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That's not really a hardcover. I mean it is, but it's actually a library edition. What they would do is take a paperback to a bookbinder, and have them rebind it with a hard cover. Then they would copy the picture on to the front cover, and it would usually come out in garish colors that don't match the original. To me it's the equivalent of taking a CD apart and putting it in a more sturdy case for library use. Since these were never sold to the general public, I wouldn't count it as a true release. If Random House had sold hardcover editions of the Gordon books separately, they would have matched the paperback colors, and they wouldn't look like the negative of the paperback edition. If you think we should keep the library editions, I'd still like to put the paperbacks as the main picture, since we have such nice ones now. I just hate library editions, because I grew up with a lot of them, and they never had dust jackets or the back cover artwork of the regular edition. I could always tell that they were taken apart and re-bound. (I was a book nerd from an early age!) [http://en.wikipedia.org/wiki/Prebound Here's a short article]. In later years, they actually used the physical cover, and it looked like [http://www.ebay.com/itm/ANNE-OF-WINDY-POPLARS-L-M-Montgomery-Anne-series-hardbound-/360502691044?pt=US_Childrens_Books&hash=item53efa284e4 this]. My personal opinion would be not to keep them, because theoretically, every Sesame paperback would have also been re-bound like this for library use.
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That's not really a hardcover. I mean it is, but it's actually a library edition. What they would do is take a paperback to a bookbinder, and have them rebind it with a hard cover. Then they would copy the picture on to the front cover, and it would usually come out in garish colors that don't match the original. To me it's the equivalent of taking a CD apart and putting it in a more sturdy case for library use. Since these were never sold to the general public, I wouldn't count it as a true release. If Random House had sold hardcover editions of the Gordon books separately, they would have matched the paperback colors, and they wouldn't look like the negative of the paperback edition. If you think we should keep the library editions, I'd still like to put the paperbacks as the main picture, since we have such nice ones now. I just hate library editions, because I grew up with a lot of them, and they never had dust jackets or the back cover artwork of the regular edition. I could always tell that they were taken apart and re-bound. (I was a book nerd from an early age!) [http://en.wikipedia.org/wiki/Prebound Here's a short article about it]. In later years, they actually used the physical cover, and it looked like [http://www.ebay.com/itm/ANNE-OF-WINDY-POPLARS-L-M-Montgomery-Anne-series-hardbound-/360502691044?pt=US_Childrens_Books&hash=item53efa284e4 this]. My personal opinion would be not to keep them, because theoretically, every Sesame paperback would have also been re-bound like this for library use.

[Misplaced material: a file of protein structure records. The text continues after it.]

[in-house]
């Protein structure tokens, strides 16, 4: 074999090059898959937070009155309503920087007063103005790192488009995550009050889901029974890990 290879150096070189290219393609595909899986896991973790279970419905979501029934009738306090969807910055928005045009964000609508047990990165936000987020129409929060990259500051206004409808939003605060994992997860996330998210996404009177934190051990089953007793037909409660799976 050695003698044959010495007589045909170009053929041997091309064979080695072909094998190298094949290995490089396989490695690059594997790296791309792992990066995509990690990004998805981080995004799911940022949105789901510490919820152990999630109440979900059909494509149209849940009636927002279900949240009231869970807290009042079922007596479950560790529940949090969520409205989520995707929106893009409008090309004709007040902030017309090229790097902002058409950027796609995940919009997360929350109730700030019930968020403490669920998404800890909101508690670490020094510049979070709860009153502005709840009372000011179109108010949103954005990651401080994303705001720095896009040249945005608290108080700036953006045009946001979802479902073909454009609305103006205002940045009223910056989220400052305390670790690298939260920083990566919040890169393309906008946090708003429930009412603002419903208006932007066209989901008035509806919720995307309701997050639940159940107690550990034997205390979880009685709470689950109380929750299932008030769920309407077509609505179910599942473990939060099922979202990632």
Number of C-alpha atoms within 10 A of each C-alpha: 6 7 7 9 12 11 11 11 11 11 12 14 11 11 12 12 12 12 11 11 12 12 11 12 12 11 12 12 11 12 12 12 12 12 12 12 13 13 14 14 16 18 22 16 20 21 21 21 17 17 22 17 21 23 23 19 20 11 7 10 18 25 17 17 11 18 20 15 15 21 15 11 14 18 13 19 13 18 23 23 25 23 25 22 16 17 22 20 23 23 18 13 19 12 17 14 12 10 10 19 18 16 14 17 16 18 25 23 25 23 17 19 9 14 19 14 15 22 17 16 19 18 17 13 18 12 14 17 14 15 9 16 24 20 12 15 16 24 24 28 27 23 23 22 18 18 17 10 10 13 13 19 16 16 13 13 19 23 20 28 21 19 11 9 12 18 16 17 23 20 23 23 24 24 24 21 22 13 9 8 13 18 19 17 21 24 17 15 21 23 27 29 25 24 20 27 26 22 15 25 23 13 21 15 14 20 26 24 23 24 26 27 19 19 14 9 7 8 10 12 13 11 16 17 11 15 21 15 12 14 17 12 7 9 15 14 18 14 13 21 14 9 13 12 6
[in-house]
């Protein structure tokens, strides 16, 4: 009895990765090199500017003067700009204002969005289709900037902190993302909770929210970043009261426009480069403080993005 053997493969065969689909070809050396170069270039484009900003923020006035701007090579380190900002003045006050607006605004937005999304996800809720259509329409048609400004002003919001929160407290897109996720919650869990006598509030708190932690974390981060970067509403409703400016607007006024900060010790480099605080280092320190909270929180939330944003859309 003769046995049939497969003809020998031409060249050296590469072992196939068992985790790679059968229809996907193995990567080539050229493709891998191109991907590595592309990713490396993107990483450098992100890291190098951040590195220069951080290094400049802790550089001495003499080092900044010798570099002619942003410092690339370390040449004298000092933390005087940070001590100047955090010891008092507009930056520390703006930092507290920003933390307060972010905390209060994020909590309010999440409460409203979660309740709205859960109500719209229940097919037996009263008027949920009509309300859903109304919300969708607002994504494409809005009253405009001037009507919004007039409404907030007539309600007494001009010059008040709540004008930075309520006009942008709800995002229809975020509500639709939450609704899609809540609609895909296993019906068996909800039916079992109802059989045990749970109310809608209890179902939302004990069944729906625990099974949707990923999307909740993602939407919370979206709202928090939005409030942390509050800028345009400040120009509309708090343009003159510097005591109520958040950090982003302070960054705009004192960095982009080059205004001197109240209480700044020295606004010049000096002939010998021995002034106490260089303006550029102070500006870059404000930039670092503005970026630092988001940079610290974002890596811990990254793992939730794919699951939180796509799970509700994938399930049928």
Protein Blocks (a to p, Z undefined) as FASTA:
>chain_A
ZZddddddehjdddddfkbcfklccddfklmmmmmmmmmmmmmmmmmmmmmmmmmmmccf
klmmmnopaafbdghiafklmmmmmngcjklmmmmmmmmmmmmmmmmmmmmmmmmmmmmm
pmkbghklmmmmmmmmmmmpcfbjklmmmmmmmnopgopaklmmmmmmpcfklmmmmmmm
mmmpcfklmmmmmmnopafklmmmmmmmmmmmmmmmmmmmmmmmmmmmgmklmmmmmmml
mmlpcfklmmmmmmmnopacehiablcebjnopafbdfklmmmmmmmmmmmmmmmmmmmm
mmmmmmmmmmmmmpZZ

Latest revision as of 05:57, October 30, 2012

That's not really a hardcover. I mean it is, but it's actually a library edition. What they would do is take a paperback to a bookbinder, and have them rebind it with a hard cover. Then they would copy the picture on to the front cover, and it would usually come out in garish colors that don't match the original. To me it's the equivalent of taking a CD apart and putting it in a more sturdy case for library use. Since these were never sold to the general public, I wouldn't count it as a true release. If Random House had sold hardcover editions of the Gordon books separately, they would have matched the paperback colors, and they wouldn't look like the negative of the paperback edition. If you think we should keep the library editions, I'd still like to put the paperbacks as the main picture, since we have such nice ones now. I just hate library editions, because I grew up with a lot of them, and they never had dust jackets or the back cover artwork of the regular edition. I could always tell that they were taken apart and re-bound. (I was a book nerd from an early age!) Here's a short article about it. In later years, they actually used the physical cover, and it looked like this. My personal opinion would be not to keep them, because theoretically, every Sesame paperback would have also been re-bound like this for library use.

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